9 Facts From the Kurt Cobain Biopic That Will Change How You Think of the Legend


Kurt Cobain's life is easy to mythologize — and for more than 20 years since his death, that's exactly what we've done. But the true appeal of Cobain's music was his vulnerability and his honesty. It was the fact that he was so deeply human, not that he was larger than life. This is what the brilliant documentary, Kurt Cobain: Montage of Heck, gets about Cobain. The documentary, which airs May 4 on HBO, makes him human again.

"I just wanted to sort of reveal the man behind the myth," director Brett Morgen told Fast Company. "What I found was the man was much more interesting and, as a byproduct, likable than the myth."

By digging through Cobain's old Super 8 films and his journals and interviewing some of those closest to Cobain, Morgen has brought to light some artifacts that reveal a side of Cobain we rarely saw. It puts his life into perspective. He comes off as vulnerable — equal parts loser and genius— as flawed and as secretly insecure as every other human being on the planet. Here are the nine facts that will change how you think about Cobain:

1. As a child, Cobain was constantly let down by his family life.


We rarely think of Cobain as the kind of artist who craved the nuclear family life. But, according to all his family members, that's what he wanted more than anything while growing up.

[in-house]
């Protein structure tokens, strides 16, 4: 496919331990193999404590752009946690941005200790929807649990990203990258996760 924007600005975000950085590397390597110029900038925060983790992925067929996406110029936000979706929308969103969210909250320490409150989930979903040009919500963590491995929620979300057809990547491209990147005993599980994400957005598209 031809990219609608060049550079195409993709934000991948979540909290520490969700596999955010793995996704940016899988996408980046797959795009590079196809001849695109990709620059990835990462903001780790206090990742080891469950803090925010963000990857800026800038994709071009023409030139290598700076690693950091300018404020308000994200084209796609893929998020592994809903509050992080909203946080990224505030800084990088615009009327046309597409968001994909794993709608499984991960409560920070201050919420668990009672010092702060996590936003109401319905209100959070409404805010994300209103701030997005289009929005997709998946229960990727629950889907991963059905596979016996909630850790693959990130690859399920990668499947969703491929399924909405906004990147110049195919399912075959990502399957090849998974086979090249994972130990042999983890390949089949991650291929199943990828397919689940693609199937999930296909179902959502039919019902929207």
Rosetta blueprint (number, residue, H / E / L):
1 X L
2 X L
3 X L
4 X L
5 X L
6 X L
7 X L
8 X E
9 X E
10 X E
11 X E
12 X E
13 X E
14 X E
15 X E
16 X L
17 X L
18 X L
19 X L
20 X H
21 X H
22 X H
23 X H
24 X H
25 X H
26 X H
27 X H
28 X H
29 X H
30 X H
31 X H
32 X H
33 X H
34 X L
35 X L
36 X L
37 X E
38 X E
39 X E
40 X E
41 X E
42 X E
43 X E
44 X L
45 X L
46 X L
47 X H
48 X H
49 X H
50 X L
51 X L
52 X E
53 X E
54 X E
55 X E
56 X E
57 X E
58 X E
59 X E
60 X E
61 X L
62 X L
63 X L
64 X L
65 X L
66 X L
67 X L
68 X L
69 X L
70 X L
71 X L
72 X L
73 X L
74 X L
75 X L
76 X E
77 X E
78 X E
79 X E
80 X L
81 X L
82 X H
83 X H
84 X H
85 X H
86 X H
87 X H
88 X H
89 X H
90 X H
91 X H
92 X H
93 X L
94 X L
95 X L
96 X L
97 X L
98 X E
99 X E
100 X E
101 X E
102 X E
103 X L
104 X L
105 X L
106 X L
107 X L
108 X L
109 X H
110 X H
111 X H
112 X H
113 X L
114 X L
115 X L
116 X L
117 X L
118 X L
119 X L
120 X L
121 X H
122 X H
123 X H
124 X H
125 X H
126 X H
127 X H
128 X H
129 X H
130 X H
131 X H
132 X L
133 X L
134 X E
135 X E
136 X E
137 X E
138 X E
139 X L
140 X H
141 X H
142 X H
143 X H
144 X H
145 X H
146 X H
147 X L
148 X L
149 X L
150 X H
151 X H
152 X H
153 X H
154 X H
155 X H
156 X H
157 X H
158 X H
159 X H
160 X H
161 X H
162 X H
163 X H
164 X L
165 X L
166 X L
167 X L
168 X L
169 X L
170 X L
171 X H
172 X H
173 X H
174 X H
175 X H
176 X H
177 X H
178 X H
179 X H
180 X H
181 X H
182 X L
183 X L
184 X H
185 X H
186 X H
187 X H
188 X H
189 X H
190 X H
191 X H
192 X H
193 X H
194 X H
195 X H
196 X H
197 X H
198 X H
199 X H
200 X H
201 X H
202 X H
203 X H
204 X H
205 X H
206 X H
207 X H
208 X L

"He wanted normalcy. He wanted the mom, the dad, and the kids and everything happy — but then he didn't," Kim Cobain, Kurt's sister, says in the film. "He kind of fought against it. He fought against what he really wanted."

After Cobain's parents divorced, Cobain started acting out in a big way. He lived with aunts, uncles and grandparents with all family members, in turn, kicking him out for being too unruly. "He didn't feel worthy because he was rejected," Cobain's stepmother said. "I don't know how anyone deals with having your whole family reject you."

2. Cobain didn't fit in at school, and he turned to drugs to escape.

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In an audio voiceover for the film, Cobain described his high school as "a community that stresses macho male sexual stories as the highlight of all conversation."

"I was an underdeveloped, immature little dude, who never got laid and was constantly razzed," he said. "It bothered me probably more so because I was horny." 

His solution to the problem: drugs, marijuana in the beginning. "I could escape all day long and not have routine nervous breakdowns," Cobain says. He made friends with some stoners he hated because they could get him pot. But eventually the marijuana didn't cut it anymore, and it became his gateway to more dangerous highs. 

3. He attempted suicide in high school.


Cobain first sexual experiences were tragic. Cobain wanted to lose his virginity so badly he attempted to sleep with a mentally handicapped girl that his friends used to visit to steal booze from. She was open to it, but Cobain couldn't go through with it.

When his peers found out about it, though, they called him "retard fucker." Cobain attempted suicide for the first time shortly thereafter by lying down on train tracks. Miraculously, the train switched tracks before he ran it him over, and the whole ordeal scared Cobain enough not to try to repeat it.